In a week when the Prime Minister, Mayor of London and Jeremy Corbyn have all made their tax returns public, Croydon South MP Chris Philp has called for privacy for public figures. WALTER CRONXITE reports on why the Commons new boy might be so coy about his own tax affairs
Chris Philp, who stood for election to become Croydon South’s Conservative MP only last year, says that what he does in his own business and tax affairs should be kept strictly private.That puts Philp out of step with his own Tory party colleagues, including “Dodgy” Dave Cameron, Mayor of London Boris Johnson and even the far-from-modern Jacob Rees-Mogg.
Like Philp, Rees-Mogg is a Tory member of the influential Treasury Select Committee at Westminster.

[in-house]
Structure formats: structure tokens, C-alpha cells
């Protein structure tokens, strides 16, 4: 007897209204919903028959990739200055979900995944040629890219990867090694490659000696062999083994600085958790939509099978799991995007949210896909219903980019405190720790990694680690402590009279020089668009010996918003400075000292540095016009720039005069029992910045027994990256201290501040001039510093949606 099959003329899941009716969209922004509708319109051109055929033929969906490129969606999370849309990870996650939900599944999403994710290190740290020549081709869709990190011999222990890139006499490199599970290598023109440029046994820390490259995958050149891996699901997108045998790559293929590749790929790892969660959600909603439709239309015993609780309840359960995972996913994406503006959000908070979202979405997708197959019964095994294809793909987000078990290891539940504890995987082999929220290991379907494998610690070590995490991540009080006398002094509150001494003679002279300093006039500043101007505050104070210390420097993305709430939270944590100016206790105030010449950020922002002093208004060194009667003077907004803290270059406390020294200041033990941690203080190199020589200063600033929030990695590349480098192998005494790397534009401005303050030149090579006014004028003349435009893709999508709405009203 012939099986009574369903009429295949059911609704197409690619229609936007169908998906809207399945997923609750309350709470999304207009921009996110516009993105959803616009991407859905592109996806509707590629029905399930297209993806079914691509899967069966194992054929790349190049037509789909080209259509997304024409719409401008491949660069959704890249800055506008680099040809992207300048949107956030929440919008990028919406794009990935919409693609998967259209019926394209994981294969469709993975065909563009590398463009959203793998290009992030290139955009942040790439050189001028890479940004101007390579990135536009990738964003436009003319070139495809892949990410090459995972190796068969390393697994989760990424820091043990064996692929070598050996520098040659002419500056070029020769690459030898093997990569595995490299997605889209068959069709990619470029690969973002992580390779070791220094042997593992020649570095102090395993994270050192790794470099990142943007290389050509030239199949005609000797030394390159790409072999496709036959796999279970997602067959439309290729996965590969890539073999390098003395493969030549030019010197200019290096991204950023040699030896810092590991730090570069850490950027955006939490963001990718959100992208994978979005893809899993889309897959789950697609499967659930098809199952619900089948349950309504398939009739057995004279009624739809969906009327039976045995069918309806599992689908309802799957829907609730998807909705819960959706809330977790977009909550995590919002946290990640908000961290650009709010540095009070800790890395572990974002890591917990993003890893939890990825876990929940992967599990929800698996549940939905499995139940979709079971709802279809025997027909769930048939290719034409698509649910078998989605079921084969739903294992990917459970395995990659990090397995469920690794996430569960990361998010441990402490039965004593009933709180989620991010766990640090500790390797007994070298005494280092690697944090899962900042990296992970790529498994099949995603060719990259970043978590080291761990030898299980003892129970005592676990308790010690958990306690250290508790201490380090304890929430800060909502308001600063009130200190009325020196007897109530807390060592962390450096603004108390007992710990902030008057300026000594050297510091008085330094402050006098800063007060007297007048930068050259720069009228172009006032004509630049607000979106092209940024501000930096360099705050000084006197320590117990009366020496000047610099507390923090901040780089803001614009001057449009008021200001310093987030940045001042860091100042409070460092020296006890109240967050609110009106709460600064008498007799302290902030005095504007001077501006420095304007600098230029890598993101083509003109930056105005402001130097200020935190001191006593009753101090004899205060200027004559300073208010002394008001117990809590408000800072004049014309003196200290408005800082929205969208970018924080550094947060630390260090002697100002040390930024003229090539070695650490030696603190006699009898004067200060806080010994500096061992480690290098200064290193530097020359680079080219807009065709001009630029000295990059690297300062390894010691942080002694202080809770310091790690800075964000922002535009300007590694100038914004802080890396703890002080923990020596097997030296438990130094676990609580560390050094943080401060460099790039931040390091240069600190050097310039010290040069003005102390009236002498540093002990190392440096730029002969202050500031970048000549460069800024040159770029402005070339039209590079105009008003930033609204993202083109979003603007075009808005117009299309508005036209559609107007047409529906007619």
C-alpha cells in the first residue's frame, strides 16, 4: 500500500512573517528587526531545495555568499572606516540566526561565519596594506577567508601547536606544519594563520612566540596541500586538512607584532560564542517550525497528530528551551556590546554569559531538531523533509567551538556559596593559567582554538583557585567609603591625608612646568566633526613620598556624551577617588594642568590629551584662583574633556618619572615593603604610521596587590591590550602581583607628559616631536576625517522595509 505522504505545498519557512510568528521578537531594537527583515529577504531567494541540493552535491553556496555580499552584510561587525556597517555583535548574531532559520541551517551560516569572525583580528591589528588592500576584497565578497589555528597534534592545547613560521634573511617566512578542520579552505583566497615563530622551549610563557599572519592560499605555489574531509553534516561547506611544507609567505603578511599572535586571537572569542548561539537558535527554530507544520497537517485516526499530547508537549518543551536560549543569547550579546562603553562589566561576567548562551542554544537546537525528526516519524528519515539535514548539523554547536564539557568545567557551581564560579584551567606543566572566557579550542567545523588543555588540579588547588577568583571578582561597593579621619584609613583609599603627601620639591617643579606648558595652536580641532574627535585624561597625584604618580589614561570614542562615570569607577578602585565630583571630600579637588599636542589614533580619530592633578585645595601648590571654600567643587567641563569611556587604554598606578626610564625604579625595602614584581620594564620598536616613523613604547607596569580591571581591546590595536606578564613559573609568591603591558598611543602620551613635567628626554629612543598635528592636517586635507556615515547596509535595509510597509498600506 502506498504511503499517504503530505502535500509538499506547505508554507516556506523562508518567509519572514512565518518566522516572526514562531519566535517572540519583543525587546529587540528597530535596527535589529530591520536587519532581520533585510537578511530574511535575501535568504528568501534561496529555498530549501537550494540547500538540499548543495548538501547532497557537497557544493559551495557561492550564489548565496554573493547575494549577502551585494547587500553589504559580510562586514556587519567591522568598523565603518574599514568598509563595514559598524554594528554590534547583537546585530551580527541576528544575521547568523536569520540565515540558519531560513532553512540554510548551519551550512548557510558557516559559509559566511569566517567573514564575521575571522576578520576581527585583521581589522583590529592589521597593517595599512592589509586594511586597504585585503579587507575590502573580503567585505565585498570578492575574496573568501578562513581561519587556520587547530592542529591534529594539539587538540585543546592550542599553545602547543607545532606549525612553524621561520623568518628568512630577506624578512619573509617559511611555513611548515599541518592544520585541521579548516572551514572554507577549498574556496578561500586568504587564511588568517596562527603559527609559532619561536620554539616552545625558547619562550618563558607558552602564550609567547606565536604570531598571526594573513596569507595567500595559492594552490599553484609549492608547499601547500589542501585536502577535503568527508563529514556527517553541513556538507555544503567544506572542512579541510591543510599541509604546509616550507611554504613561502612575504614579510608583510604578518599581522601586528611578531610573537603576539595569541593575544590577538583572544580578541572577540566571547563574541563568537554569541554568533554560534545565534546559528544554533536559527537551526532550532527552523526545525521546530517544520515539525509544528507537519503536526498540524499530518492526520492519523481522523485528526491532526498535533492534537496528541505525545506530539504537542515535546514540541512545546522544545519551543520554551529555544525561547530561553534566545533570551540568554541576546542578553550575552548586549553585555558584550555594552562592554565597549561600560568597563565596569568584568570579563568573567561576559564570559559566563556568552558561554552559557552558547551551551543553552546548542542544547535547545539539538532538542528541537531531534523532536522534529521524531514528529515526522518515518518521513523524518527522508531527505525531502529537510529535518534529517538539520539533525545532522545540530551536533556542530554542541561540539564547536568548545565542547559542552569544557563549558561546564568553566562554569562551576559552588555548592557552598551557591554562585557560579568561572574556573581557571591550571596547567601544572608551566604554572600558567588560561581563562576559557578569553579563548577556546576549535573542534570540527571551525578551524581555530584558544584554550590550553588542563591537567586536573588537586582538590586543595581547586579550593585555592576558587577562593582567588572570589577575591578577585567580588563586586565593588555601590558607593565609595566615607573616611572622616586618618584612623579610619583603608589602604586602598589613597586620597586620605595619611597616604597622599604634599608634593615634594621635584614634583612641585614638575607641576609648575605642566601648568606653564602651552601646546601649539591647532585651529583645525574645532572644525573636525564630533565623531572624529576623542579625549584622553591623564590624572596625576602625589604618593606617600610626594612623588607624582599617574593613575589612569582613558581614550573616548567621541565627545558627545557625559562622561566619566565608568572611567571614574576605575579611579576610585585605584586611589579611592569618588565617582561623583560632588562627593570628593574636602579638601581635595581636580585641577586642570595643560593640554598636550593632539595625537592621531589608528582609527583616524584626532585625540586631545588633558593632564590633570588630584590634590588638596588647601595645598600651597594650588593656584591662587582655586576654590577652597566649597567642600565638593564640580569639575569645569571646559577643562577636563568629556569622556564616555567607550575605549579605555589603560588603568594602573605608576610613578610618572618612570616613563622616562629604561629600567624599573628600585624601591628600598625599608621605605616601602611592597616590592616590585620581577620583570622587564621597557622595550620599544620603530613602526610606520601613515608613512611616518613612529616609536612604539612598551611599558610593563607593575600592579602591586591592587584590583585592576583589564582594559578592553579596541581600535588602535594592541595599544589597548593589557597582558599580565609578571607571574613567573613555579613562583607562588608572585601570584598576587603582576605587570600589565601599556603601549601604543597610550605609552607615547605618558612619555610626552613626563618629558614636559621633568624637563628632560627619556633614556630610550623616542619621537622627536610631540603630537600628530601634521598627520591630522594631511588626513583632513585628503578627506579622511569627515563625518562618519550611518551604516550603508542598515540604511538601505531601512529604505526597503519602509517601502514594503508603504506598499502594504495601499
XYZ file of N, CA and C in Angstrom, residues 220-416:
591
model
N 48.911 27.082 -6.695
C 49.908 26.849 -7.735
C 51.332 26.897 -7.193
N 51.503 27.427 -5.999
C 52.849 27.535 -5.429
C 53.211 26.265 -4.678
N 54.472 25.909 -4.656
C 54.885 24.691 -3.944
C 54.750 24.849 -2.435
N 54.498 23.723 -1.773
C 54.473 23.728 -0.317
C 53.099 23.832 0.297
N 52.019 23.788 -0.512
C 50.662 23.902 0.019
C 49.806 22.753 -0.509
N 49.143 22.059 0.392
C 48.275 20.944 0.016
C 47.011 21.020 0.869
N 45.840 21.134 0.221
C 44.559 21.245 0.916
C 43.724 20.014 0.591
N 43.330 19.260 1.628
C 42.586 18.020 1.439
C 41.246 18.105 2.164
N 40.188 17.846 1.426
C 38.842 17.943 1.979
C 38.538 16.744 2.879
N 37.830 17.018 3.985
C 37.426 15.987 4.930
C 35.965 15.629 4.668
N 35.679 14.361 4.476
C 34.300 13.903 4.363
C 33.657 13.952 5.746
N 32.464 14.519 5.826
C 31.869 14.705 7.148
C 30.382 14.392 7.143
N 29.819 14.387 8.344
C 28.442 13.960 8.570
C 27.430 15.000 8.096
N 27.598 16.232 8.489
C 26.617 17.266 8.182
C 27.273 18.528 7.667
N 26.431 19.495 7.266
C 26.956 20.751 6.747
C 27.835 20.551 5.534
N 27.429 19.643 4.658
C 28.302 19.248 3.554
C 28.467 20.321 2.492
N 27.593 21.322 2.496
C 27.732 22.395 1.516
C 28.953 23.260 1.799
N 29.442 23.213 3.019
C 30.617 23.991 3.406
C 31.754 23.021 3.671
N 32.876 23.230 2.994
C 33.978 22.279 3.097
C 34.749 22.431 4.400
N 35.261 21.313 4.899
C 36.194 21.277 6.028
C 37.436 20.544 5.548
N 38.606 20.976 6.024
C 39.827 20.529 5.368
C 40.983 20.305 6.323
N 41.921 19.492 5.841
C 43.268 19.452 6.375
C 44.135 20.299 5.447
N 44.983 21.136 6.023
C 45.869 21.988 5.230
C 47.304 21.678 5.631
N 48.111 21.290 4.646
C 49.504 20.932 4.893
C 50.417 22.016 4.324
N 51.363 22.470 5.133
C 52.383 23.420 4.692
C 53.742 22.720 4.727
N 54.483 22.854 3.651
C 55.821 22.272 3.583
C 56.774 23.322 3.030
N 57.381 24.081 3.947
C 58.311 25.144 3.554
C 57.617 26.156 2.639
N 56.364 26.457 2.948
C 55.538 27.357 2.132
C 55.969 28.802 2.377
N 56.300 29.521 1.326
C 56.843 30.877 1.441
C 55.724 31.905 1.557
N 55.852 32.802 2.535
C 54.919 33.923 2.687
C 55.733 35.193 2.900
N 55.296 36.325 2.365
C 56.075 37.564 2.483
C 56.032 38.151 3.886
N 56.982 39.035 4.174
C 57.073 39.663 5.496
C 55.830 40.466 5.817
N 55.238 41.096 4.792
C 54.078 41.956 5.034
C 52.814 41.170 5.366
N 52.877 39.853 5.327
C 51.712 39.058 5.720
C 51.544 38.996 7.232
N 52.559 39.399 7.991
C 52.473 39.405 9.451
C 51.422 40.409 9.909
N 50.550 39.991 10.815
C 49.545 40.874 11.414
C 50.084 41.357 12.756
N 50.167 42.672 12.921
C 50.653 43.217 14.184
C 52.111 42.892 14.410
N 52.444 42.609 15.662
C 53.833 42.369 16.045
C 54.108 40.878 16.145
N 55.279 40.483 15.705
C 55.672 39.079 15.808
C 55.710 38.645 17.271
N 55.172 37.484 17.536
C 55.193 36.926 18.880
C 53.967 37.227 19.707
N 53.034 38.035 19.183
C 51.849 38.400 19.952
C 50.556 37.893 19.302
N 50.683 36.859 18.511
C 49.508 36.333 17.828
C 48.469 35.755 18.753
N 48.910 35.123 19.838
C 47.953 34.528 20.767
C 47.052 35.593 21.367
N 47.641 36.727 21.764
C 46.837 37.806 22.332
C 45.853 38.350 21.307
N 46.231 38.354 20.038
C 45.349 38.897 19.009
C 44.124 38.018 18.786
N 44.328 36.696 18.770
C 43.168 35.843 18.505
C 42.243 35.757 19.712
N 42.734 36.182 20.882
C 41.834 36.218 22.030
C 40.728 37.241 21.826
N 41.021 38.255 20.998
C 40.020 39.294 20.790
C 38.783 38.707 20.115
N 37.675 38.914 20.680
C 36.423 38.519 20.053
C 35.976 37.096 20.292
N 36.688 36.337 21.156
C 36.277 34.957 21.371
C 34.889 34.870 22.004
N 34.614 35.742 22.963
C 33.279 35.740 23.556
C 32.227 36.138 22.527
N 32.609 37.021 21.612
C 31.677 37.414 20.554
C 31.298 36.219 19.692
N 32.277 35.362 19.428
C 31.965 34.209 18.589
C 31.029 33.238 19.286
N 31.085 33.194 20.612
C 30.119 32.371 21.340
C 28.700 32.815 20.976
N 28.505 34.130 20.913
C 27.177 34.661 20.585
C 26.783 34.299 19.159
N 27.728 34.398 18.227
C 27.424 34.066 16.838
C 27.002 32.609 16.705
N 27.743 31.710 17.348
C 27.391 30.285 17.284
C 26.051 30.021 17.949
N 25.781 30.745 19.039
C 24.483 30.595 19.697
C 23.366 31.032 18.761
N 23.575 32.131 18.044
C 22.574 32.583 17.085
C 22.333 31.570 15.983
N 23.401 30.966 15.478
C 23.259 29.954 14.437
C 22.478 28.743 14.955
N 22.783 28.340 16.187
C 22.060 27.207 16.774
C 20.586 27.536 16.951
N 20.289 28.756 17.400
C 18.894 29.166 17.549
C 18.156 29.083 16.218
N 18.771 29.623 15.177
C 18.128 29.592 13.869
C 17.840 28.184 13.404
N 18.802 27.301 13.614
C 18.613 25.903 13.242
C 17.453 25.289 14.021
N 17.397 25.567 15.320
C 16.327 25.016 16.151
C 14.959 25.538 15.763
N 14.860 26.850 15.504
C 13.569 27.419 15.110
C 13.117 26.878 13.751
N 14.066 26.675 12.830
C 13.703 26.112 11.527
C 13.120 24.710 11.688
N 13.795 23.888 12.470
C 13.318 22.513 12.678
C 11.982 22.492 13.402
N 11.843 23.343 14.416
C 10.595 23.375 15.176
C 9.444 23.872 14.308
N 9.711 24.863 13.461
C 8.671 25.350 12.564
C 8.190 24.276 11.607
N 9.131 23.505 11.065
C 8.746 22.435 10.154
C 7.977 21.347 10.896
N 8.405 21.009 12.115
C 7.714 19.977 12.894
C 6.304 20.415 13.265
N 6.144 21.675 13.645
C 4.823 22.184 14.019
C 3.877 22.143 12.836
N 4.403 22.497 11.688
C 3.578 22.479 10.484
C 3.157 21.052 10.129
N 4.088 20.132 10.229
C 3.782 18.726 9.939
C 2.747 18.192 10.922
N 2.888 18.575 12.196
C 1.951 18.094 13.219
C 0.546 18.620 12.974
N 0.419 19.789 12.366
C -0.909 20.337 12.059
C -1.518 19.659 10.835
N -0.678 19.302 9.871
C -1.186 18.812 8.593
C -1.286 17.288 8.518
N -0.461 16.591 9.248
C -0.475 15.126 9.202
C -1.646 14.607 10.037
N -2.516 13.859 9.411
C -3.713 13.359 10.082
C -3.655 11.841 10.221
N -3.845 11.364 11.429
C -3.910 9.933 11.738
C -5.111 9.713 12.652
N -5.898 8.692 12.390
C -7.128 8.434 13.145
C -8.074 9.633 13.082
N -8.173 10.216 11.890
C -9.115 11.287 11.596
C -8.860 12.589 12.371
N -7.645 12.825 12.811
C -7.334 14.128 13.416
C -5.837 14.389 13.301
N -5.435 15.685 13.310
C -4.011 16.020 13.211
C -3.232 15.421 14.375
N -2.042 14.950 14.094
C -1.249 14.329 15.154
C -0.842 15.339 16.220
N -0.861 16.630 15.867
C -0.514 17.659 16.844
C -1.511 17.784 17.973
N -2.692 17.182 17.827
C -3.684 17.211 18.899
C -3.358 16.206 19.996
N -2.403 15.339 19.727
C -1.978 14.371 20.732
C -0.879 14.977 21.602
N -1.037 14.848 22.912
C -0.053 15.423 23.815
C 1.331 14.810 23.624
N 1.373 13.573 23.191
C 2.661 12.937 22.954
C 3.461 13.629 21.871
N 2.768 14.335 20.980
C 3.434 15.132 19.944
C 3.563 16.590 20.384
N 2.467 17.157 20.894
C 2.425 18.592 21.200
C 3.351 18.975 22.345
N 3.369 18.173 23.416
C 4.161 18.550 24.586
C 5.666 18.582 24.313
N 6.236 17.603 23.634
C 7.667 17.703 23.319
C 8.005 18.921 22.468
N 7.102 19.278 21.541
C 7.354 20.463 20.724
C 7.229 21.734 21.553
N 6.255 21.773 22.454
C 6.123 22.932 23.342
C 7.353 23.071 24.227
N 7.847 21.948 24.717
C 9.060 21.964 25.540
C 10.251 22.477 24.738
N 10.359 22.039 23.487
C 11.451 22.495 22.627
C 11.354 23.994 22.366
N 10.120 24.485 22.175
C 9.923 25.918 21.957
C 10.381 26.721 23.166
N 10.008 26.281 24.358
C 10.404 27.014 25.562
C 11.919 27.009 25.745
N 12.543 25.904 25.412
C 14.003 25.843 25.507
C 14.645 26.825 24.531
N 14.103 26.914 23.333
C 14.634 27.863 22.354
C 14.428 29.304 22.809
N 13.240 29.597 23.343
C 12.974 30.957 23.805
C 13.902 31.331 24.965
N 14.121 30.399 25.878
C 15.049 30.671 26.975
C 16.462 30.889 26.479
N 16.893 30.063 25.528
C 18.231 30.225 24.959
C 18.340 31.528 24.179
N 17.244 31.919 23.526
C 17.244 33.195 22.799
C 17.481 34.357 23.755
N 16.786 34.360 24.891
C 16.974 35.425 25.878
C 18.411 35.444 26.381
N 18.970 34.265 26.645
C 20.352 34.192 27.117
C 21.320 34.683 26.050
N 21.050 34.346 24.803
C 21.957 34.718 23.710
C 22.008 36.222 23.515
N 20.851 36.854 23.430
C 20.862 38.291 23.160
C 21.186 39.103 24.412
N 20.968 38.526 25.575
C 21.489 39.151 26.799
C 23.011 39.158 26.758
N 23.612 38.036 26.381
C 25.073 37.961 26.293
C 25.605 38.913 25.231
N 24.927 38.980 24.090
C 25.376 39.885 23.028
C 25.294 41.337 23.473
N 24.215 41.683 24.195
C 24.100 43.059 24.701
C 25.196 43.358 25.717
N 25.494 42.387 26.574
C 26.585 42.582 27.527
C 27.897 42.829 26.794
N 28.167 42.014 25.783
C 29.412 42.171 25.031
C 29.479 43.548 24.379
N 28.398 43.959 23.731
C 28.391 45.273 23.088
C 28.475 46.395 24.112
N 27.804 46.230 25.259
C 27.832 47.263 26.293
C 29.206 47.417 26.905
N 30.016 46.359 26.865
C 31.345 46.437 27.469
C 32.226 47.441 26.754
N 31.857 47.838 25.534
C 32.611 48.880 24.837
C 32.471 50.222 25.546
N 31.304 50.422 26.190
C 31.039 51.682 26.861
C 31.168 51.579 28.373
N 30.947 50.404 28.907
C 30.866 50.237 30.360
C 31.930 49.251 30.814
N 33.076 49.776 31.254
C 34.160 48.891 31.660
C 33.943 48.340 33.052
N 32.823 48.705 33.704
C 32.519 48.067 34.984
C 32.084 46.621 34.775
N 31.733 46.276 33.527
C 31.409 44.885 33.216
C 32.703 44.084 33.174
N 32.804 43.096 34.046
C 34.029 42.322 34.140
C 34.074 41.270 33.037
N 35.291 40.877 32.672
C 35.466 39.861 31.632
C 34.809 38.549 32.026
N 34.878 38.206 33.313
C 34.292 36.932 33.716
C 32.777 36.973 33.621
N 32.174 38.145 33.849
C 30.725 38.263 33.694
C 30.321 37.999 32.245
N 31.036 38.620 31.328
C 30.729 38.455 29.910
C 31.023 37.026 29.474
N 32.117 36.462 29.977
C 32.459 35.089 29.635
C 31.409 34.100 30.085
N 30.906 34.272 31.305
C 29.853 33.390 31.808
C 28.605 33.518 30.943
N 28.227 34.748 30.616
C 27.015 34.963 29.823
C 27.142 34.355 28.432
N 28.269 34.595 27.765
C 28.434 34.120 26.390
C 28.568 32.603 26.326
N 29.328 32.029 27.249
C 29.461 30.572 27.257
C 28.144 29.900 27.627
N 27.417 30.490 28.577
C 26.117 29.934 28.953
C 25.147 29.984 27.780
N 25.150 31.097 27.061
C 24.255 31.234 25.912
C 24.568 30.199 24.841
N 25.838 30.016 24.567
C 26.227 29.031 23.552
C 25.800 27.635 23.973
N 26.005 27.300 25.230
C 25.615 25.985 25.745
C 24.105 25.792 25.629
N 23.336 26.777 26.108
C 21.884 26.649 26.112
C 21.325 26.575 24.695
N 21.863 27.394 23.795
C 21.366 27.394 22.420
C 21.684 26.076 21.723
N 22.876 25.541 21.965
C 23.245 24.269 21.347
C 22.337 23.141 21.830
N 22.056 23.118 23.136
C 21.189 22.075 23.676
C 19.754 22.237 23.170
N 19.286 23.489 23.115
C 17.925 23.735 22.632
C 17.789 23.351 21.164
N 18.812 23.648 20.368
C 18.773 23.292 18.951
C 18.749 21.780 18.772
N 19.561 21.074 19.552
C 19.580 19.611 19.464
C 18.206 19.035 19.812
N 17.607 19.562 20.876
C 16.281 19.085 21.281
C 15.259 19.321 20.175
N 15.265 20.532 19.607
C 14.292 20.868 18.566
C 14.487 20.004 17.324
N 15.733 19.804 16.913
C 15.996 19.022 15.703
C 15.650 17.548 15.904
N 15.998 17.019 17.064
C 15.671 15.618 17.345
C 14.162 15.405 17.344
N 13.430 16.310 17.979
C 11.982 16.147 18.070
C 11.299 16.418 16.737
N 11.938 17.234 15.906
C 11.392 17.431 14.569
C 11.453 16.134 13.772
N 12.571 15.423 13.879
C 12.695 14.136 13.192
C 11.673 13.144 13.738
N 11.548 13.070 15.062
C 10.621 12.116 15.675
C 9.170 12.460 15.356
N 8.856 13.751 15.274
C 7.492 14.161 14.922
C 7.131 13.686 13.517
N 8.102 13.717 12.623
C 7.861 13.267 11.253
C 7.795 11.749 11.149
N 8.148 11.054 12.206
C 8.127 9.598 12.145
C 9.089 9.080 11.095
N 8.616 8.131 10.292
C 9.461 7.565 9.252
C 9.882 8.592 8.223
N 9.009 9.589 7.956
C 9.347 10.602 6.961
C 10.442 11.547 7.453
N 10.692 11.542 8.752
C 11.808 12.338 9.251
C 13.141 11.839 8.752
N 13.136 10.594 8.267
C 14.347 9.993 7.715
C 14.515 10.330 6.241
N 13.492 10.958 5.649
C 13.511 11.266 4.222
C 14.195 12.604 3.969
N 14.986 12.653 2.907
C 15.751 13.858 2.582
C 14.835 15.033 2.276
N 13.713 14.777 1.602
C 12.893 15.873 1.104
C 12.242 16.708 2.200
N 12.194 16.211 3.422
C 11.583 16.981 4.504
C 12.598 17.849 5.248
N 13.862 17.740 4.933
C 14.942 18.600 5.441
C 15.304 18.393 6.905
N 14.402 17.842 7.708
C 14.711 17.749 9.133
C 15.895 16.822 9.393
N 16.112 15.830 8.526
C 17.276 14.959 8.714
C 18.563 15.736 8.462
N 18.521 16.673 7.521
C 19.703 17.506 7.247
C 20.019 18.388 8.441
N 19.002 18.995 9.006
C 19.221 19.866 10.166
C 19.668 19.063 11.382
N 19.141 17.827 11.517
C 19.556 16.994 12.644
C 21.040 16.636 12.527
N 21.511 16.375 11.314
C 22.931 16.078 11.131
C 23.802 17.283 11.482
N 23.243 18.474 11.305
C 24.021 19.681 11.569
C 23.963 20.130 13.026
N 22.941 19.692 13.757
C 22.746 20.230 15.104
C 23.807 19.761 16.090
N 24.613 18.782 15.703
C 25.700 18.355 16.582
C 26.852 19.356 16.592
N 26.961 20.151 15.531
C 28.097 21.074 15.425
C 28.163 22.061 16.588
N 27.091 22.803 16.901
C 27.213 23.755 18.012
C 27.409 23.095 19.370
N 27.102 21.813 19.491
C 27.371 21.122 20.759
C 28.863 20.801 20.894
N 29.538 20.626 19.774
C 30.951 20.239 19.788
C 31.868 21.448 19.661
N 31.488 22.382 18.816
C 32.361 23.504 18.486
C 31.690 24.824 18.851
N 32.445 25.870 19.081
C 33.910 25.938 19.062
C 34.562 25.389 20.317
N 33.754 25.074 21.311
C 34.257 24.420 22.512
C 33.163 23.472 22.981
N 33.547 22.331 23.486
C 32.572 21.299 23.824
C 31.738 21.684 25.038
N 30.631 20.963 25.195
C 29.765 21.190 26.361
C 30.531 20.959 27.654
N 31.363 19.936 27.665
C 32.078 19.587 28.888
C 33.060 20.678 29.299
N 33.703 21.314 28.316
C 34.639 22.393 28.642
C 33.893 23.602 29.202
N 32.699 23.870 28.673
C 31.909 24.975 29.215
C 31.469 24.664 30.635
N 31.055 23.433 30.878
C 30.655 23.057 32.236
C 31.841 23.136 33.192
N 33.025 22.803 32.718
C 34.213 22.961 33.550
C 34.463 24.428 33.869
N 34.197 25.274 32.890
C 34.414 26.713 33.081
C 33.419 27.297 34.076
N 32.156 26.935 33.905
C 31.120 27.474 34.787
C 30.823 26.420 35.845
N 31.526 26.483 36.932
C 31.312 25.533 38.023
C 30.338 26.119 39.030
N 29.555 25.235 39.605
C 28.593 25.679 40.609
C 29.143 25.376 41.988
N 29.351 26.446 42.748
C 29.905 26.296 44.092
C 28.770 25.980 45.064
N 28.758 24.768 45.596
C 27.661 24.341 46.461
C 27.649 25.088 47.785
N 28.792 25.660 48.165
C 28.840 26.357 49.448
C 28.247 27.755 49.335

But despite his party colleagues embracing the move to openness and transparency, Philp thinks that they are all wrong, including his party leader, the Prime Minister. “Where do you draw the line?” Philp has simpered this week over calls for greater transparency over the tax affairs of public figures, especially elected ones who actively seek public office, such as MPs.
It seems rather odd that Philp should be so set against those who are responsible for making laws about the nation’s taxes also being transparent about their own tax affairs. This is expecially the case given Philp’s position on the Treasury Select Committee, which has responsibility for scrutinising important matters relating to the raising of tax, as well as the avoidance and evasion of tax.